Mark Twain and his Mother
Mark Twain was blessed with a number of wonderful women in his life including his mother. In his speech Morals and Memories, he recalls her with affection and humor. More information and detail available in What Mark Twain Learned Me ’bout Public Speakin’
Enjoy the following and Happy Mother’s Day.
Now, I recall that when I was a boy I was a good boy—I was a very good boy. Why, I was the best boy in my school. I was the best boy in that little Mississippi town where I lived. The population was only about twenty million. You may not believe it, but I was the best boy in that State—and in the United States, for that matter.
But I don’t know why I never heard any one say that but myself. I always recognized it. But even those nearest and dearest to me couldn’t seem to see it. My mother, especially, seemed to think there was something wrong with that esti-mate. And she never got over that prejudice.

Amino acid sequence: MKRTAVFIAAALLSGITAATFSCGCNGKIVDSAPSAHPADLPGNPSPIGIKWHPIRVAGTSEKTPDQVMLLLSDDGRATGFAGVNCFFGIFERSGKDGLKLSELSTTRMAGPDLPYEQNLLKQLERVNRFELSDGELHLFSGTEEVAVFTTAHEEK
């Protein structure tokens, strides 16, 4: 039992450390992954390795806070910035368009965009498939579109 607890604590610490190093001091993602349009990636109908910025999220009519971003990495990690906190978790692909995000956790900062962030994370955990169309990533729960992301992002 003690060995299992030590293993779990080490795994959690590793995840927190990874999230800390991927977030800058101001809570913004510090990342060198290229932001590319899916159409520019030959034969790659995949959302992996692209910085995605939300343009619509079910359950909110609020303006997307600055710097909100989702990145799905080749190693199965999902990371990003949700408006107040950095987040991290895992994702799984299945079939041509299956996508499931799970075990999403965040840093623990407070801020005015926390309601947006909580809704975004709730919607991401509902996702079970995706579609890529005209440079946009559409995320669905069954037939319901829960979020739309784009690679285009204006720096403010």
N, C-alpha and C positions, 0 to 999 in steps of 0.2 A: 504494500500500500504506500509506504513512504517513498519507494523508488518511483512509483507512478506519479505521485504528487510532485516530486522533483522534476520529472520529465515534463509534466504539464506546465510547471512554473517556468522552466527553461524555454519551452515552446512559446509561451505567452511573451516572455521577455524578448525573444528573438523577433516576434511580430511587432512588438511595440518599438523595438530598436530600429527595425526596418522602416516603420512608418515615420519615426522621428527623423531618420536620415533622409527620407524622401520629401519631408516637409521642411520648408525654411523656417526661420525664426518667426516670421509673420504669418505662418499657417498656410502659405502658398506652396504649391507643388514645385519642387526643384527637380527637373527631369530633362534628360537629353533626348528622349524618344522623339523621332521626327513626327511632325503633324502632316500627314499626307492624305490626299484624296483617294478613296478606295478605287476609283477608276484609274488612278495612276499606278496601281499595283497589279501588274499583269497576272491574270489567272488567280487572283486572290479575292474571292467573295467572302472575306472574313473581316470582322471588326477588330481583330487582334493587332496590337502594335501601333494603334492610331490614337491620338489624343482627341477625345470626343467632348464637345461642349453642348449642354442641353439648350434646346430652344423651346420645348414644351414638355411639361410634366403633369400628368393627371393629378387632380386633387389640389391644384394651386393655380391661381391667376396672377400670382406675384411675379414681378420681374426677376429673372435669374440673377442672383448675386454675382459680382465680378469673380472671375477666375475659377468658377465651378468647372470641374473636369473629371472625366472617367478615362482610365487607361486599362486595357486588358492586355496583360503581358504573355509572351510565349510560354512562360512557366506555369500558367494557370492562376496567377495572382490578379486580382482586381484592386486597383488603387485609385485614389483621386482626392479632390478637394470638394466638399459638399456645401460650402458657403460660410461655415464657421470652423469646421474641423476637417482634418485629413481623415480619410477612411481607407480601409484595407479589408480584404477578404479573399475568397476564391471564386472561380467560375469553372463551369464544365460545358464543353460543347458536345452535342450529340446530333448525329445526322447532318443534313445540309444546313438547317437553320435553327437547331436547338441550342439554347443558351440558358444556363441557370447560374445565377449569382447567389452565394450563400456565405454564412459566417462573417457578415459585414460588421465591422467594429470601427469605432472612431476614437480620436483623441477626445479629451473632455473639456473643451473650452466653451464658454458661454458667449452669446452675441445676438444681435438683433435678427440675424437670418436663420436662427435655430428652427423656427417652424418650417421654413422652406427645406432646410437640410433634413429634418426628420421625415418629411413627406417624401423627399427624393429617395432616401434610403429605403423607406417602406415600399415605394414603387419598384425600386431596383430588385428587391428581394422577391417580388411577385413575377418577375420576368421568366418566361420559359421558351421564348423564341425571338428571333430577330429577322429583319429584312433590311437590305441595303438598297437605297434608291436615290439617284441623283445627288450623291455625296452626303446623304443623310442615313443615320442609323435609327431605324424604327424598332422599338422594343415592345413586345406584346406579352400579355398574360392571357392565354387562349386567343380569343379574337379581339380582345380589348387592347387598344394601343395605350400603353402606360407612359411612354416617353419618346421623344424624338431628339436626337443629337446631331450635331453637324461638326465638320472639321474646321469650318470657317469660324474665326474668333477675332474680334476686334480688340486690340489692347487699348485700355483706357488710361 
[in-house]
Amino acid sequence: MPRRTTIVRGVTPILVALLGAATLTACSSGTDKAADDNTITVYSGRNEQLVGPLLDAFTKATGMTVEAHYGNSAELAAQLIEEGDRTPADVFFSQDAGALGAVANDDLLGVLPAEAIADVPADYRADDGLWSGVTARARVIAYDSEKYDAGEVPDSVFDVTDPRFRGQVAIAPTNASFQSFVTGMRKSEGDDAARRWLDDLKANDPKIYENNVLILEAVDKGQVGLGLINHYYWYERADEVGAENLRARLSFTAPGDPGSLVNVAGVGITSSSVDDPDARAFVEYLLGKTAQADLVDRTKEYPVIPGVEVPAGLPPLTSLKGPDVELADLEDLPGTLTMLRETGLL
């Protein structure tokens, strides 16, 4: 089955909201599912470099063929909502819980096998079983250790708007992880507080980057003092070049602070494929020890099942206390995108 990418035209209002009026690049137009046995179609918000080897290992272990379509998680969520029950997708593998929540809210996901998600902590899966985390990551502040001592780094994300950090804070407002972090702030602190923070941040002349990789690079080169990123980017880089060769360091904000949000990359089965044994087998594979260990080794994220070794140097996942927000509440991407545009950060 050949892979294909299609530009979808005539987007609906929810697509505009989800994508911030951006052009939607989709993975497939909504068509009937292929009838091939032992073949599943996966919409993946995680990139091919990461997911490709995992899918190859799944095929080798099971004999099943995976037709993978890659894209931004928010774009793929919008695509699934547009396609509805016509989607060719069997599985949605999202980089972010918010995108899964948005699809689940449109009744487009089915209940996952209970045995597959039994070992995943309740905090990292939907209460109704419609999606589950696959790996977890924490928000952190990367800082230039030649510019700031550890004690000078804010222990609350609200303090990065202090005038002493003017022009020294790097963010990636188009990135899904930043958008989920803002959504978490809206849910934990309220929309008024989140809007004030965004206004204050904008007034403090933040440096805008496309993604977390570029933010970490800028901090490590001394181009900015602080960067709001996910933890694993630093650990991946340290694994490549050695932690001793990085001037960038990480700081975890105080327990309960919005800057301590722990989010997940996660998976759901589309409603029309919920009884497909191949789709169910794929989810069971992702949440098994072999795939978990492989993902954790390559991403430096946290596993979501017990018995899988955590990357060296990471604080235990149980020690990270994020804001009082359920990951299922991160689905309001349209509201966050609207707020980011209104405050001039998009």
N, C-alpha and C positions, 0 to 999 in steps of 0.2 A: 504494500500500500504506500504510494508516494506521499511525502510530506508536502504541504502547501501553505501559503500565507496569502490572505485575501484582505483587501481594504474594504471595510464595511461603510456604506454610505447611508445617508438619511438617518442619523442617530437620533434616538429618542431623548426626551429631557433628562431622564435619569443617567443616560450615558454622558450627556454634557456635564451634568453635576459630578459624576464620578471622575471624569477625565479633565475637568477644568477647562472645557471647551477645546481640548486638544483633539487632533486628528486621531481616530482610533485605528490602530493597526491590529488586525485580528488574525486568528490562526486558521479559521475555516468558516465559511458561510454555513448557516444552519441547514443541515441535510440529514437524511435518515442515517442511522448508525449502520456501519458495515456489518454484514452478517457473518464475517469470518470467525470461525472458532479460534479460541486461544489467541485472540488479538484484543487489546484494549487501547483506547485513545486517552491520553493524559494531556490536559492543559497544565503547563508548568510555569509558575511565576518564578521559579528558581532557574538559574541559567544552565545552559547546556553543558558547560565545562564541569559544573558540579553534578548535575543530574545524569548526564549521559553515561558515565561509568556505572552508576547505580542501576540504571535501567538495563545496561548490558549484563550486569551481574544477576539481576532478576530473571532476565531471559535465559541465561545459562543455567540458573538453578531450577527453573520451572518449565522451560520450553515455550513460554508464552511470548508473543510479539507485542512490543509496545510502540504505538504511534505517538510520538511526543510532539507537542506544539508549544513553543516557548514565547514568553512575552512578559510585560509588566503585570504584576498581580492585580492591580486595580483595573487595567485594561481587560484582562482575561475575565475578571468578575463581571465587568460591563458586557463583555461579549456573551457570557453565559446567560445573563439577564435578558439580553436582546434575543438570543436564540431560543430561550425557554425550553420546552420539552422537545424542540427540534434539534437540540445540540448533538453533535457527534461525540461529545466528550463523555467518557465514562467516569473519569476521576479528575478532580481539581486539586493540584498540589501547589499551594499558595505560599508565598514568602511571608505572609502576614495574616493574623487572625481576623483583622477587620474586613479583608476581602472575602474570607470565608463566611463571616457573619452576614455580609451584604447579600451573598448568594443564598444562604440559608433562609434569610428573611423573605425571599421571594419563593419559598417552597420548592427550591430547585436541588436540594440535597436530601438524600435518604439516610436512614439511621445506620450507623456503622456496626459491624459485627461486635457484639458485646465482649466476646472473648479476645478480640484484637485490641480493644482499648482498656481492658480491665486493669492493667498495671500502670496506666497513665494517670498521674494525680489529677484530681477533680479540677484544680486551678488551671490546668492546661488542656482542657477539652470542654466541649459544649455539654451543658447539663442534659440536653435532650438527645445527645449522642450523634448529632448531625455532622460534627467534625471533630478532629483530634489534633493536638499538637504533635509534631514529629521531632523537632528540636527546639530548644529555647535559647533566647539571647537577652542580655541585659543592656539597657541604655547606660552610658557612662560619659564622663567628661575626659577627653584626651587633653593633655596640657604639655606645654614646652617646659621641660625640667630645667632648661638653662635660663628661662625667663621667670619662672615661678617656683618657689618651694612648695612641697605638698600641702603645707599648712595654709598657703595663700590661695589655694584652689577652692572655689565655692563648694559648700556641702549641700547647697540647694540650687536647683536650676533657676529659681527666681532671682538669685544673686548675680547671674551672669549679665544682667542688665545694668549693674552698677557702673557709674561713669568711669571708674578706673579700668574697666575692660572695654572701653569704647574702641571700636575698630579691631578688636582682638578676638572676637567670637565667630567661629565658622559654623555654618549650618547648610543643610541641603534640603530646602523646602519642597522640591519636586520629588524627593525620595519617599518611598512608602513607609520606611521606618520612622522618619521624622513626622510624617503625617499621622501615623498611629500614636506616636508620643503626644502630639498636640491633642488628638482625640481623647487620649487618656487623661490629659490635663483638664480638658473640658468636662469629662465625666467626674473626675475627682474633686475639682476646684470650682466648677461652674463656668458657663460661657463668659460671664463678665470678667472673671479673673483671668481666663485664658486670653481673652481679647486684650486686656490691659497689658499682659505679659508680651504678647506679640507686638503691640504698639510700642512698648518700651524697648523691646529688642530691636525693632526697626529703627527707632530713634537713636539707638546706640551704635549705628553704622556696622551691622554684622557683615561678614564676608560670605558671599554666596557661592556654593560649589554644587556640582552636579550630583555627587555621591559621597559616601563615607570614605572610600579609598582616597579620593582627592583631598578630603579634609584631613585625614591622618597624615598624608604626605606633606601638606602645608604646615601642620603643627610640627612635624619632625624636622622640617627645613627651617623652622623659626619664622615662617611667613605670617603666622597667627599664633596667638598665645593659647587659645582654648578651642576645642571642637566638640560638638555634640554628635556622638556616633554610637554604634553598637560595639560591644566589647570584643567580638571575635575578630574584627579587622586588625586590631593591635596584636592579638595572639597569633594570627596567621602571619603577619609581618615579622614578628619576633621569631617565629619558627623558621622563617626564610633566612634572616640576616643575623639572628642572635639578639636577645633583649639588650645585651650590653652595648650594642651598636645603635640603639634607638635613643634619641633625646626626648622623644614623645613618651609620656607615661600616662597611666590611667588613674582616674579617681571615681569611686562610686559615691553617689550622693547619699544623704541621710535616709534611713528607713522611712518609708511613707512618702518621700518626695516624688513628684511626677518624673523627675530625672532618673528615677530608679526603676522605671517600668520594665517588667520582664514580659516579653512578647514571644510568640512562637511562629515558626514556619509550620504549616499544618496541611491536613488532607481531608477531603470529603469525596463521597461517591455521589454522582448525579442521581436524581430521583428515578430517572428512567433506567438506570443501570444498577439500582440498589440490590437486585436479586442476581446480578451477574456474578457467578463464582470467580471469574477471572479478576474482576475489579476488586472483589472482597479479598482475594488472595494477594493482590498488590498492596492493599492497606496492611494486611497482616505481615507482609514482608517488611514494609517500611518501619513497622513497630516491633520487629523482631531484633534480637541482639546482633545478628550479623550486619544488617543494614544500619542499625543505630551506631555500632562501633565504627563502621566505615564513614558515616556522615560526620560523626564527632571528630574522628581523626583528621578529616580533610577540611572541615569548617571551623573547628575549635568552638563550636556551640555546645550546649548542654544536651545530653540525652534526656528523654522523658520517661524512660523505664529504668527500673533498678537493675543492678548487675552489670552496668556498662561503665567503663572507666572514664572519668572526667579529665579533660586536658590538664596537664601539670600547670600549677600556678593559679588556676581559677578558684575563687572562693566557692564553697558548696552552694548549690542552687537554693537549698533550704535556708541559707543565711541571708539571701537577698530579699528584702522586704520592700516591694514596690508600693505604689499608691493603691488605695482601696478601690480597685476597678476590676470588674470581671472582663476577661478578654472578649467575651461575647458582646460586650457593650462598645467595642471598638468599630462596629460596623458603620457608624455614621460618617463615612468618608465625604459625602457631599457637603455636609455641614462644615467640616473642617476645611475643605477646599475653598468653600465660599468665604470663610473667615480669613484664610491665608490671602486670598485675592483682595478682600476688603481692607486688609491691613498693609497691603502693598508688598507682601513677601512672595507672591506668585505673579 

Now, when my mother got to be eighty-five years old her memory failed her. She forgot little threads that hold life’s patches of meaning together. She was living out West then, and I went on to visit her.
I hadn’t seen my mother in a year or so. And when I got there she knew my face; knew I was married; knew I had a family, and that I was living with them. But she couldn’t, for the life of her, tell my name or who I was. So I told her I was her boy.
“But you don’t live with me,” she said.
“No,” said I, “I’m living in Rochester.”
“What are you doing there?”
“Going to school.”
“And how do you stand?” said my mother.
“I’m the best boy in that school,” I answered.
“Well,” said my mother, with a return of her old fire, “I’d like to know what the other boys are like.”